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Arc Length

  1. Jun 1, 2014 #1
    1. The problem statement, all variables and given/known data

    Calculate the arclength of the curve given parametrically by

    ##
    x=2t^2,
    y=\frac 8 5 \sqrt 3t^ \frac 5 2,
    z=2t^3
    ##
    for 0≤t≤2

    2. Relevant equations

    ## S=∫ \sqrt(dx^2 + dy^2 + dz^2) ##

    3. The attempt at a solution

    1. Found derivative of each and input into equation.
    ## S=∫\sqrt((4t)^2 + (4\sqrt 3 t^ \frac 3 2 )^2 + (6t^2)^2) dt ##
    2. ##S=∫\sqrt(16t^2 + 48t^3 + 36t^4) dt ##
    3. ##S=∫2t \sqrt(4 + 12t + 9t^2) dt ##
    4. Used complete the square

    ##=∫2t (t+ \frac 3 2 )dt ##

    5. Integrated.
    ##[\frac 2 3 t^3 + \frac 3 2 t^2]##

    Which evaluated becomes 34/3. The right answer is 24. I think I have the steps correct. Where did I go wrong?
     
    Last edited: Jun 1, 2014
  2. jcsd
  3. Jun 1, 2014 #2
    You don't need to complete the square; ##4+12t+9t^2=(2+3t)^2## is already a perfect square.

    Edit: Technically, ##16t^2 + 48t^3 + 36t^4=(4t+6t^2)^2## is also a perfect square. So you may have been able to omit a few steps if you had been on the lookout for the to happen.
     
  4. Jun 1, 2014 #3
    Oh, I see. Thanks. I will keep the squares in mind. Although would ^ apply in cases where

    ## x^4 + x^3 + x##?

    Also, if you have any insight into the original problem's answer, that would be awesome.
     
  5. Jun 1, 2014 #4
    It's a good thing to be aware of in these "math class" problems (as opposed to real-world problems) involving arc lengths and surface areas. After all, the problem has to be doable for the math students. Unfortunately the real world isn't so nice and tidy and prearranged for doability, and you get things like Elliptic Integrals (https://en.wikipedia.org/wiki/Elliptic_integral) which aren't doable by elementary means.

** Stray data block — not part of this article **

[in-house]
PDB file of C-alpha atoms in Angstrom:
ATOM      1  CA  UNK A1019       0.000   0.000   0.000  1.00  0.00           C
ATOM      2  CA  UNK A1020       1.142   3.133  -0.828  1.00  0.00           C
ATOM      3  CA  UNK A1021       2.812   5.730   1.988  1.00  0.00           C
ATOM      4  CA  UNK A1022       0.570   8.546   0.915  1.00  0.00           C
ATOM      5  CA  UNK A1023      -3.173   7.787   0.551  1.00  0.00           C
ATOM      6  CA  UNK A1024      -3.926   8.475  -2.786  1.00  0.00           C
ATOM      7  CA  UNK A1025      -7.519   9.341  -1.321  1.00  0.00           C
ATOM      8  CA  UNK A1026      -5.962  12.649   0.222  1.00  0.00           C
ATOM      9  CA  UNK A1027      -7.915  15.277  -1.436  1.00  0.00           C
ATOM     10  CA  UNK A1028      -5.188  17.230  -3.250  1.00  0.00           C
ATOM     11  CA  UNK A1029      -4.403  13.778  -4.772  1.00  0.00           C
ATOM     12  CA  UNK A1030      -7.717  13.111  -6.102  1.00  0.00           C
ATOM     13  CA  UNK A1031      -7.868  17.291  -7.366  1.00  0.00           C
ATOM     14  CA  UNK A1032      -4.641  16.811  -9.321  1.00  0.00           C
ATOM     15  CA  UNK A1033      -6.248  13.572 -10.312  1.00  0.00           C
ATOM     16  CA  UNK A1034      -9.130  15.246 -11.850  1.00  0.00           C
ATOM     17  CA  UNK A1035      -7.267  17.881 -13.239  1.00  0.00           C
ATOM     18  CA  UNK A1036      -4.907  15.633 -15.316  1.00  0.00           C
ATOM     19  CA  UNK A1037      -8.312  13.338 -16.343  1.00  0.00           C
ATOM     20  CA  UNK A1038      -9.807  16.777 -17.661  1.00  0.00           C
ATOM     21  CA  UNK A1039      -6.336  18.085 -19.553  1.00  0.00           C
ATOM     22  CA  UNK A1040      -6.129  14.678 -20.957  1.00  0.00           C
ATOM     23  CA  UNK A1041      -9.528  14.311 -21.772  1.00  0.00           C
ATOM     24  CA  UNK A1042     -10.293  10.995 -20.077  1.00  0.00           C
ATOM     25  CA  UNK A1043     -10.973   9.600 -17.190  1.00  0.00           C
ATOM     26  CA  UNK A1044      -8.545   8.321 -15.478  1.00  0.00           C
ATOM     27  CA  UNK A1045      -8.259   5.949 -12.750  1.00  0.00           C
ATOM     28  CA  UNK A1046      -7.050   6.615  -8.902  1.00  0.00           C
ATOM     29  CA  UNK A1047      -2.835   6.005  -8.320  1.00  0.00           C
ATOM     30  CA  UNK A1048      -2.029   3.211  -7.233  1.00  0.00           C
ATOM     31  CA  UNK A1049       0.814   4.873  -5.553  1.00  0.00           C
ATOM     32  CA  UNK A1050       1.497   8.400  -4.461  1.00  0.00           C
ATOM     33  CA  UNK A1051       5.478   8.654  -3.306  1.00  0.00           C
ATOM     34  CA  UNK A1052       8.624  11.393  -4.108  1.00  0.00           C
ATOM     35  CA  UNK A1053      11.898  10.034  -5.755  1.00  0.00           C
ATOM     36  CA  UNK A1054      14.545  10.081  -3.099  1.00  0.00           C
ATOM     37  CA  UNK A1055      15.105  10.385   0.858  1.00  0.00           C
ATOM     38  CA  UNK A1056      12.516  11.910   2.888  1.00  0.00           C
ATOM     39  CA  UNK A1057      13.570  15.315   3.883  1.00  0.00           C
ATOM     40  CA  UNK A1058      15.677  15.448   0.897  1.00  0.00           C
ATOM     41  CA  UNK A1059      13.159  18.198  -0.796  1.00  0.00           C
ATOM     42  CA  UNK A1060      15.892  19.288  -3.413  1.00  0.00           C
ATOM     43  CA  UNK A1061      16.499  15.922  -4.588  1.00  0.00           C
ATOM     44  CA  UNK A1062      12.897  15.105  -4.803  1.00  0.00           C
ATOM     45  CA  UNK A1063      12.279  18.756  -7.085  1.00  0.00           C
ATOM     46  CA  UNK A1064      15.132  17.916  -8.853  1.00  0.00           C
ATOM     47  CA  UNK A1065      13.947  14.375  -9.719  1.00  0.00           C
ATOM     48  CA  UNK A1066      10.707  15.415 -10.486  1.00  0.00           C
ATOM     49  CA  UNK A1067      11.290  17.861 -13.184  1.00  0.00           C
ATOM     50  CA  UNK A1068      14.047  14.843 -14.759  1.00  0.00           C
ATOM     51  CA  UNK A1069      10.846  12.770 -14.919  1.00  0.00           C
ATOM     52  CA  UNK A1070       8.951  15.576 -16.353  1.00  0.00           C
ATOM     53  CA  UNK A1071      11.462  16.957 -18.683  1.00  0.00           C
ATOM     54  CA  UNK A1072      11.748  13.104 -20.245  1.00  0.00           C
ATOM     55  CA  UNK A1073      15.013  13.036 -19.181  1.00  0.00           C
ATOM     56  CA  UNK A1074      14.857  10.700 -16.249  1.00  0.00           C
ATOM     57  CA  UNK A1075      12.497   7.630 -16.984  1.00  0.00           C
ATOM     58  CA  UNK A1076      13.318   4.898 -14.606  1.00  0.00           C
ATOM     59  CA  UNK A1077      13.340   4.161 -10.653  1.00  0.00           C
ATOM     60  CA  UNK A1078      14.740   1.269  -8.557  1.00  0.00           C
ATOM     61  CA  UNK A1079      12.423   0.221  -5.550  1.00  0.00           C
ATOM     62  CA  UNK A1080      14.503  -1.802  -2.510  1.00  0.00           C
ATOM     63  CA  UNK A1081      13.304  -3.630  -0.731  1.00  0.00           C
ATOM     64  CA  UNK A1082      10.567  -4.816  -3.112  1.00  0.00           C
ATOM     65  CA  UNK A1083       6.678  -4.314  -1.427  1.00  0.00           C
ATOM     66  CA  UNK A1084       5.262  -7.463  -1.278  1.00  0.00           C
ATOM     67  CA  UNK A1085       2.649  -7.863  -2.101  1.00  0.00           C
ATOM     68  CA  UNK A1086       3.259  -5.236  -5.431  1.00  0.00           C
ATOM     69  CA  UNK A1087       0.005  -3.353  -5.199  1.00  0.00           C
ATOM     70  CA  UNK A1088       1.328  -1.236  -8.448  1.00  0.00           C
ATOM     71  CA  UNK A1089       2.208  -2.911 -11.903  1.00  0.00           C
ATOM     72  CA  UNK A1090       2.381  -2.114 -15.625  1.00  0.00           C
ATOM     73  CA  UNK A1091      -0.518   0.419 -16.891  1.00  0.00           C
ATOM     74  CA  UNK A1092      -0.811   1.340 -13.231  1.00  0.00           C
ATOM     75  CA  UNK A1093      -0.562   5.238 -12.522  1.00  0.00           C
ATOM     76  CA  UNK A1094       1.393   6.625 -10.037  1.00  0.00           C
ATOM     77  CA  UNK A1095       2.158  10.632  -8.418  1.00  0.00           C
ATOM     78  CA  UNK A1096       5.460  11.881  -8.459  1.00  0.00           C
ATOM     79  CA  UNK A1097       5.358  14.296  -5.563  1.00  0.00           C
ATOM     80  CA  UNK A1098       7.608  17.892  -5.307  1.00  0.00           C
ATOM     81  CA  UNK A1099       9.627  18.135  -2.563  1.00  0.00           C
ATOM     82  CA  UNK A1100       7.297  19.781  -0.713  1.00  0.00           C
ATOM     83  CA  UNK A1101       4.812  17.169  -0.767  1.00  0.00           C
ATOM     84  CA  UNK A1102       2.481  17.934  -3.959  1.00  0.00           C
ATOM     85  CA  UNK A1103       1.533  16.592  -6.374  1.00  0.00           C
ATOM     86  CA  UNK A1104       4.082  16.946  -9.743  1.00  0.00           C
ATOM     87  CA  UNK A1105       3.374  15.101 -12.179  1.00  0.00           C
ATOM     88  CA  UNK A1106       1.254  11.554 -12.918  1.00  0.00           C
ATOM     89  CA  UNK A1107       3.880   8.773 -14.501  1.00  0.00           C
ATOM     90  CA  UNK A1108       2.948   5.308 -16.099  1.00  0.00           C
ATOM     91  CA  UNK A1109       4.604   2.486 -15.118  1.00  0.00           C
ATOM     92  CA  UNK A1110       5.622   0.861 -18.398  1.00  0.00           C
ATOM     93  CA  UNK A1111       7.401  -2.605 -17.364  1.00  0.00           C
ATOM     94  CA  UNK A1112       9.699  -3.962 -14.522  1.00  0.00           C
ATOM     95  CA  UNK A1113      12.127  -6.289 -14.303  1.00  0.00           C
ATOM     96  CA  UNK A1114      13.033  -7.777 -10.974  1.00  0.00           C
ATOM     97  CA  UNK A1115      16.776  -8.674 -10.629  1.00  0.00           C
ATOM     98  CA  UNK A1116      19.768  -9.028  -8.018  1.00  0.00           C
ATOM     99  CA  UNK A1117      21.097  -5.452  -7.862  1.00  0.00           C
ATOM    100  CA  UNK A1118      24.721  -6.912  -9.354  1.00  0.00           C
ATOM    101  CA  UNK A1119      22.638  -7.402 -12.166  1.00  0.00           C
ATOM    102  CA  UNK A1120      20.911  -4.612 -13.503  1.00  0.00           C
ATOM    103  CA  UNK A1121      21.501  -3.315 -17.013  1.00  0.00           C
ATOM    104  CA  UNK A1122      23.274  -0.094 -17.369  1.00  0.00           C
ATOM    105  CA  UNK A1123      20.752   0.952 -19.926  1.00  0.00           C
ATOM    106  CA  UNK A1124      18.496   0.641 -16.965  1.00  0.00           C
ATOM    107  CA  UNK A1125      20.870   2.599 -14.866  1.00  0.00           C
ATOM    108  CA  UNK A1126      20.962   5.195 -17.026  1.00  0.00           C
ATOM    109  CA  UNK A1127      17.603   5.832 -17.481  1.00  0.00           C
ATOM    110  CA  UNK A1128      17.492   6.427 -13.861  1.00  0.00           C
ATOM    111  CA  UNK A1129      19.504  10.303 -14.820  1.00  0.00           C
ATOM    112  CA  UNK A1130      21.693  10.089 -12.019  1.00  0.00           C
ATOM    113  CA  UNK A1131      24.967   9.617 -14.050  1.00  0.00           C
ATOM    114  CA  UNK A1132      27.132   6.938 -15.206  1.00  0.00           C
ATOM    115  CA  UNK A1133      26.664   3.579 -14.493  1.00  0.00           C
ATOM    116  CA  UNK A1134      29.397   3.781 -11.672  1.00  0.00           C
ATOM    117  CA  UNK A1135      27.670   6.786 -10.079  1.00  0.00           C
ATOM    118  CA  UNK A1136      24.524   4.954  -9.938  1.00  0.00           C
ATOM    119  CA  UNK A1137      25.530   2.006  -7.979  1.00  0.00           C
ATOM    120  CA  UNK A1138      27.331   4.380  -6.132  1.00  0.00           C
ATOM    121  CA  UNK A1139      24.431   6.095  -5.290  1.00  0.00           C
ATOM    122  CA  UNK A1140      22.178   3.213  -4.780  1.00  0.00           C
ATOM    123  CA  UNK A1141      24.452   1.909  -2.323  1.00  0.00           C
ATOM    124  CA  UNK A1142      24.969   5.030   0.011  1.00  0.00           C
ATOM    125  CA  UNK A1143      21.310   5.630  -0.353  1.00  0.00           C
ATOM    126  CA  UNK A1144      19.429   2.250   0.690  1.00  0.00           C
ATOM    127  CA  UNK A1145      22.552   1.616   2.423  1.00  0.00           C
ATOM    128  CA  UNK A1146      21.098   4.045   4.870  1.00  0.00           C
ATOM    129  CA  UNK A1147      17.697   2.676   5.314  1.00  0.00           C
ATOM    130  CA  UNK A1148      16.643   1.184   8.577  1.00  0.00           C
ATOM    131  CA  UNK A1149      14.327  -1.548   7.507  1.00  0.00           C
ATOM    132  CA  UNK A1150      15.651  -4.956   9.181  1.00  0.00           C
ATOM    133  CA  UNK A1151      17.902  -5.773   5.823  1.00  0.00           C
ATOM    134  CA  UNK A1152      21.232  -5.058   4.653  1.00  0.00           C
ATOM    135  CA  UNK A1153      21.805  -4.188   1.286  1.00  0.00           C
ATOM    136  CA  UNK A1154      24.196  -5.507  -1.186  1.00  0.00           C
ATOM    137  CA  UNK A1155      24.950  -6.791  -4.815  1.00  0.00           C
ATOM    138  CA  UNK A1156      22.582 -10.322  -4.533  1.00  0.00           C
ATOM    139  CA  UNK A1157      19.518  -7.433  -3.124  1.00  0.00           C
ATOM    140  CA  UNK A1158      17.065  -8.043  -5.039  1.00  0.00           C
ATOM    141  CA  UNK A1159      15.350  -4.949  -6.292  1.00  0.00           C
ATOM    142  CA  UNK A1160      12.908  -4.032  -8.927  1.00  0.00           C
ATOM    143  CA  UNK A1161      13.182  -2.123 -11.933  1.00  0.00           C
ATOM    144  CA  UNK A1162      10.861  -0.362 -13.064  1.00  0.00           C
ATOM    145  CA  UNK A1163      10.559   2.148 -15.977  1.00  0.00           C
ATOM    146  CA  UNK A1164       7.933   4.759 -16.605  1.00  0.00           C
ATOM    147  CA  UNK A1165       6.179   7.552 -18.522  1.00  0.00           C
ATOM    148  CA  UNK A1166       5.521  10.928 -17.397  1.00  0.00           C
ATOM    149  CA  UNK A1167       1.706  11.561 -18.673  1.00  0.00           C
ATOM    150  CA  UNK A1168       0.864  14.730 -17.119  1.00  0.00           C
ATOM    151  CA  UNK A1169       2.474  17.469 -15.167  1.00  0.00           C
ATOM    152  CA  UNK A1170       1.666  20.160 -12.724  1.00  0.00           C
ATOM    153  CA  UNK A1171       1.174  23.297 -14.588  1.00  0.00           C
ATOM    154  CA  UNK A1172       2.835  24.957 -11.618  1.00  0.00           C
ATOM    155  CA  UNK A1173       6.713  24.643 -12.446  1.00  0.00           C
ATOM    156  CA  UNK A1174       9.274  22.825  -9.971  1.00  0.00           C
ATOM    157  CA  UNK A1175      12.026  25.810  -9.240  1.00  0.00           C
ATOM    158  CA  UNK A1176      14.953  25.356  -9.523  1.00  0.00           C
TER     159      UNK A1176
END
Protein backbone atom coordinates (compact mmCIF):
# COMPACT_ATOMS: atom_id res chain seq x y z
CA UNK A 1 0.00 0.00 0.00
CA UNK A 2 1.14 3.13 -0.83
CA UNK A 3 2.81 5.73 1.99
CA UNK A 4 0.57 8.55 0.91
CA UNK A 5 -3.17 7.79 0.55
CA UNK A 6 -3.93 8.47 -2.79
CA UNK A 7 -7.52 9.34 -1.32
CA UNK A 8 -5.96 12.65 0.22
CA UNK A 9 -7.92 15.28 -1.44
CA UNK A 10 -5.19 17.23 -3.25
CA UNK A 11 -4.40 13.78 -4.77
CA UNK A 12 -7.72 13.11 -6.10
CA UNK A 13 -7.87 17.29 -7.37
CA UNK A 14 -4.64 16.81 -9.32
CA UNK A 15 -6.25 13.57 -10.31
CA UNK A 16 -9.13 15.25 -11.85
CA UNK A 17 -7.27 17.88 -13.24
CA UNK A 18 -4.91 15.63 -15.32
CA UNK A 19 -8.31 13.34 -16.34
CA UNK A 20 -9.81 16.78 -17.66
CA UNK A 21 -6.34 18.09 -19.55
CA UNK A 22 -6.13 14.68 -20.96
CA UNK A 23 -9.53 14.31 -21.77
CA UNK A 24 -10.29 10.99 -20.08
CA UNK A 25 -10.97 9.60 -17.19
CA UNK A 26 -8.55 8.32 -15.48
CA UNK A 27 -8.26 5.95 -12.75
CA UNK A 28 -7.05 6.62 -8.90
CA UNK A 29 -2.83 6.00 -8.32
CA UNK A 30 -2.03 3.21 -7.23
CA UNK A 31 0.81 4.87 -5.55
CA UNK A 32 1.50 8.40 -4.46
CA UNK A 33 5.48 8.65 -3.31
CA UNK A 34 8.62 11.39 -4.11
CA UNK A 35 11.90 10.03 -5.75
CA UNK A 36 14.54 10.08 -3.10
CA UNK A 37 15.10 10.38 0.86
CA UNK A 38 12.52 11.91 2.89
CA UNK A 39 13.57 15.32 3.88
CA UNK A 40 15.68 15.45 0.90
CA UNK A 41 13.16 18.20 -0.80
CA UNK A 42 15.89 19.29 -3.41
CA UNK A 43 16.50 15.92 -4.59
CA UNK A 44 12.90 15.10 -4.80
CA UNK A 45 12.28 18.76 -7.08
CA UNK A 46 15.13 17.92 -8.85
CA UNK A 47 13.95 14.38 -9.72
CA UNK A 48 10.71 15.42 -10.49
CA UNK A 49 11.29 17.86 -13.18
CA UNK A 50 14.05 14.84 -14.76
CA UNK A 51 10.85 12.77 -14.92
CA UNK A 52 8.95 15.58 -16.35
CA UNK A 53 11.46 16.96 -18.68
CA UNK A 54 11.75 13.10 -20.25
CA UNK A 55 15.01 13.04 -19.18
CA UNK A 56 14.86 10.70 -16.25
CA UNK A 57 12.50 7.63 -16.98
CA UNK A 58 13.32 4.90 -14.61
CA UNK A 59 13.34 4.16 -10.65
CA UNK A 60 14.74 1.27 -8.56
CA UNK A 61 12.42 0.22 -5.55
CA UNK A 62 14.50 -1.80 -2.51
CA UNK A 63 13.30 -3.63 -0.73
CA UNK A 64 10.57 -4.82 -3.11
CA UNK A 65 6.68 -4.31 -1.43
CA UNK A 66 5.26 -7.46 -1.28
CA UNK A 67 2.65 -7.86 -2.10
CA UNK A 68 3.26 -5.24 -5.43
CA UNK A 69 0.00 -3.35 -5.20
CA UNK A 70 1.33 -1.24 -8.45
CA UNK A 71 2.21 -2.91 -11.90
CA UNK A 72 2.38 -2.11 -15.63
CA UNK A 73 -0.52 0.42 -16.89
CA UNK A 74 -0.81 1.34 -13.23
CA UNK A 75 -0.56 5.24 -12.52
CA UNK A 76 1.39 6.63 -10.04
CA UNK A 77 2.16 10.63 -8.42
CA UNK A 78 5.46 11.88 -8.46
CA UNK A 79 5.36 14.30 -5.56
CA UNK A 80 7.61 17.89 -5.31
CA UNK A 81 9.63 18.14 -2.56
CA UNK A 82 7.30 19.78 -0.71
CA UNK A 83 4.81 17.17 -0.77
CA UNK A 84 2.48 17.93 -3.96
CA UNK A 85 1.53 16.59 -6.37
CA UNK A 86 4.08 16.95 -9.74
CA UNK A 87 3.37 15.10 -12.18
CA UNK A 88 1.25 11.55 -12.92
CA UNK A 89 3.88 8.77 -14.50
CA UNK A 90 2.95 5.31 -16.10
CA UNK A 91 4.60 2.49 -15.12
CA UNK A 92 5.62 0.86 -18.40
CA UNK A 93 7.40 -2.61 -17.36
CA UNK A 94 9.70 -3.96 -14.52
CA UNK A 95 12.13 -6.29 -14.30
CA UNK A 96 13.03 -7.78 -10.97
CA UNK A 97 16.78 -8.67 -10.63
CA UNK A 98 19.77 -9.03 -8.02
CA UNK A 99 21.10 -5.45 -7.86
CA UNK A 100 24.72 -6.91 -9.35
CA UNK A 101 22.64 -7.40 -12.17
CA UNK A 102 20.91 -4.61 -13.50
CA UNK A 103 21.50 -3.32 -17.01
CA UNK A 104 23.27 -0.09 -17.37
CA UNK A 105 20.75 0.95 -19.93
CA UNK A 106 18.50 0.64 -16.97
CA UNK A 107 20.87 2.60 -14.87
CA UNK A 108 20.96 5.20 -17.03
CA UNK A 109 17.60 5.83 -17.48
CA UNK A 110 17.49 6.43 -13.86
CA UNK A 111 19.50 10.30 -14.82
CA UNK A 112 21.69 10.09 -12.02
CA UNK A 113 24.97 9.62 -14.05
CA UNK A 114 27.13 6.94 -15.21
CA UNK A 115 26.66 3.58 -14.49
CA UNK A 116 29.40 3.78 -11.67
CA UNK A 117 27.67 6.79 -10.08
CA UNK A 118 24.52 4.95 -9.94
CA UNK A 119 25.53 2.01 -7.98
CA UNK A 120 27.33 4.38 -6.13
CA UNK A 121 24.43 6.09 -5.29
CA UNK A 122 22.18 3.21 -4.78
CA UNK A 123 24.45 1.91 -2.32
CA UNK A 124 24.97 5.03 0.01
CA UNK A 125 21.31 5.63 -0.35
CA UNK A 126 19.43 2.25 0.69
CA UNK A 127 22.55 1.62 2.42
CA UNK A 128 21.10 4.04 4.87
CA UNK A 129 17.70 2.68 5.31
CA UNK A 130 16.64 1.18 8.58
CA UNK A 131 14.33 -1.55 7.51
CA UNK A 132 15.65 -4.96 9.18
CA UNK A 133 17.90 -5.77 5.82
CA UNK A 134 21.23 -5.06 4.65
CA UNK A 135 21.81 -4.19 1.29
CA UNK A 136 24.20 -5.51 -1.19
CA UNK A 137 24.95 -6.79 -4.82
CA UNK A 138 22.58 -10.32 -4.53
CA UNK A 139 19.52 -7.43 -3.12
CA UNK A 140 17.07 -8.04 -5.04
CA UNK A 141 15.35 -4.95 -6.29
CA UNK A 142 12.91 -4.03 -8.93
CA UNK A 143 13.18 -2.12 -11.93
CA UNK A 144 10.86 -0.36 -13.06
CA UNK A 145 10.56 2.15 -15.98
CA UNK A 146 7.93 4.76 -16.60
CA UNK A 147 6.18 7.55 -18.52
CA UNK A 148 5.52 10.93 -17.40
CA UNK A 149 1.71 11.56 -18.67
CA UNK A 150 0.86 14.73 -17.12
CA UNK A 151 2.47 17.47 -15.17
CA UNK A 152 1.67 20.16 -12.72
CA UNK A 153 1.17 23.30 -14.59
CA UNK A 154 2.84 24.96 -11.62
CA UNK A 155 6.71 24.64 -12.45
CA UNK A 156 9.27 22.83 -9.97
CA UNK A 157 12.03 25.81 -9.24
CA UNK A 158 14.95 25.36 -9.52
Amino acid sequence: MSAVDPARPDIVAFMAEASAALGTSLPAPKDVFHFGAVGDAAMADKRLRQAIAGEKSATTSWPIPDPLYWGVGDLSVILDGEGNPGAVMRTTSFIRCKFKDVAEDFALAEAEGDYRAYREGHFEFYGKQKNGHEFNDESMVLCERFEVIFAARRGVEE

Basically what I'm trying to say is that being on the lookout for perfect squares falls under the banner of "strategies for math students trying to solve standard problems in a math class" and isn't useful so much otherwise.

    ## x^4 + x^3 + x## is not a perfect square. One easy way to see that is to (1) note that squares of real numbers are always nonnegative, which means that "perfect-square polynomials" must be non-negative, and (2) recognize that ##(-1)^4+(-1)^3+(-1)=-1<0##. So that can't be a perfect square.

    Another less clever but more algorithmic way to see that ## x^4 + x^3 + x## is not a perfect square is to see that, if it were, it would have to look something like ## x^4 + x^3 + x=(x^2+bx+c)^2## because it is a degree ##4## polynomial. If you were to FOIL out the RHS, the constant term would be ##c^2##. Since ## x^4 + x^3 + x## has no constant term (or rather it's constant term is ##0##), ##c=0##. Then you're left with (possibly) ## x^4 + x^3 + x=(x^2+bx)^2##, but there is no way to get an ##x## term from the RHS.

    I'm not sure what you're asking me to do here. You seem to have access to an answers sheet which says that the arc length is ##24##. Given that the curve starts at ##(0,0,0)## and ends near ##(8,16,16)##, and seeing as how the straight line between ##(0,0,0)## and ##(8,16,16)## has length ##24##, I'd say ##24## is a good approximation to a lower bound at least.
     
  6. Jun 1, 2014 #5
    Sorry. I was asking if there is anything obviously wrong about my method of solving this. Evaluating, I am not getting 24. I am getting 34/3. Yes, I have access to the answers sheet but no solutions.
     
  7. Jun 1, 2014 #6

    You completed the square wrong. You need to factor out a 9 before completing the square (x^2 coefficient has to be 1). Also, the fraction should have been 2/3, not 3/2.
     
  8. Jun 1, 2014 #7
    I did factor out the 9, but I flipped the 2/3 by accident.

    Still

    ##=∫2t (t+ \frac 2 3 )dt ##
    ##=∫2t^2 + \frac 4 3 t)dt ##
    ##=\frac 2 3 t^3 + \frac 2 3 t^2##

    Evaluated at 2 is 8, not 24. Not sure at which step I went wrong.
     
  9. Jun 1, 2014 #8
    Thanks. Got it. Using the (4t+6t^2) got to 24, so something in the complete the square must have went wrong.
     
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